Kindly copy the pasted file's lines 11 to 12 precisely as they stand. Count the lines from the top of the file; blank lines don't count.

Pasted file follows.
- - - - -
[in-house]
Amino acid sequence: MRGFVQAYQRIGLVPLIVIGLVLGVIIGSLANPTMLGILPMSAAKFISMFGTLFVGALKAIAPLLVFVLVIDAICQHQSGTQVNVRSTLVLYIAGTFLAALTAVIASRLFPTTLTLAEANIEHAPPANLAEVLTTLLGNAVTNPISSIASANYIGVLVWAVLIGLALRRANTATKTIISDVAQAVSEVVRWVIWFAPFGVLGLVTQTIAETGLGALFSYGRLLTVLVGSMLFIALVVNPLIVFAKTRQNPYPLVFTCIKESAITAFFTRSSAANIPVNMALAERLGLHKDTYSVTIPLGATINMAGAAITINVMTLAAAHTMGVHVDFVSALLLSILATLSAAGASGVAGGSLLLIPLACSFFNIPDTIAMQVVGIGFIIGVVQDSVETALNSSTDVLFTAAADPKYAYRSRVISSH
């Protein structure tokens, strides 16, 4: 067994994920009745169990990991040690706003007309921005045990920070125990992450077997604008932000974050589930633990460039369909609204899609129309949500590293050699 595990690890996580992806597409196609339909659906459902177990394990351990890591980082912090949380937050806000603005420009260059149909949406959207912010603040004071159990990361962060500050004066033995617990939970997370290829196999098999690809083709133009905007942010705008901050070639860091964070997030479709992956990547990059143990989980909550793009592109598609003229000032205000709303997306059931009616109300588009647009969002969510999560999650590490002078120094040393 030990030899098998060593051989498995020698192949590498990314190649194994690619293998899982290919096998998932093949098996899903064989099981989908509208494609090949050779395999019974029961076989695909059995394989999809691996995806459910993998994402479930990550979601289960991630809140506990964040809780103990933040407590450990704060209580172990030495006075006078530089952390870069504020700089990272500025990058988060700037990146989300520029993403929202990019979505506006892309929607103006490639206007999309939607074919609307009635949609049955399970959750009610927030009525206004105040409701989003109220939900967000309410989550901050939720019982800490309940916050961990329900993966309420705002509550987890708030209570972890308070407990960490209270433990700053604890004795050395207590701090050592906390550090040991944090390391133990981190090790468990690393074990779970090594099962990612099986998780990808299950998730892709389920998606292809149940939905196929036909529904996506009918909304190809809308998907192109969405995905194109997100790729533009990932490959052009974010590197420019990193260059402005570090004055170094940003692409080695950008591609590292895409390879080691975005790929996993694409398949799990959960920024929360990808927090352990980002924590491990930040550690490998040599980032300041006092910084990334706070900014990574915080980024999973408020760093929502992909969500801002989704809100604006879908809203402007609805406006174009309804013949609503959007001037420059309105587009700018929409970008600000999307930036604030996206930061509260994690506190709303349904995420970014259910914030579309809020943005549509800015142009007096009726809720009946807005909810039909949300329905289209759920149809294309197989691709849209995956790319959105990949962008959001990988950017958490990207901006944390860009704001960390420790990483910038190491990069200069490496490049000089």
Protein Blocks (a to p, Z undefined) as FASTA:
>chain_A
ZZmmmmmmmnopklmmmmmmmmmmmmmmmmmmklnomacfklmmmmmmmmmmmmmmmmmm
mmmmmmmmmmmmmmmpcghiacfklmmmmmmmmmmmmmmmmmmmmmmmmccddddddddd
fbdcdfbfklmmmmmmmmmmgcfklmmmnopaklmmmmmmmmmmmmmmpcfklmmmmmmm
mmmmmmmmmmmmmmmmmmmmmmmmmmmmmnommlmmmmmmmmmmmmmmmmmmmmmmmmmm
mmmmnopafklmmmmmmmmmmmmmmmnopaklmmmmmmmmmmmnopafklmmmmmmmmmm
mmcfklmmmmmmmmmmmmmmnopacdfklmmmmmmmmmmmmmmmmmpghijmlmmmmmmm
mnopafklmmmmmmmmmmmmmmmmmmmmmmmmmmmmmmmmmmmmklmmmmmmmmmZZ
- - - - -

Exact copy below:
mmcfklmmmmmmmmmmmmmmnopacdfklmmmmmmmmmmmmmmmmmpghijmlmmmmmmm
mnopafklmmmmmmmmmmmmmmmmmmmmmmmmmmmmmmmmmmmmklmmmmmmmmmZZ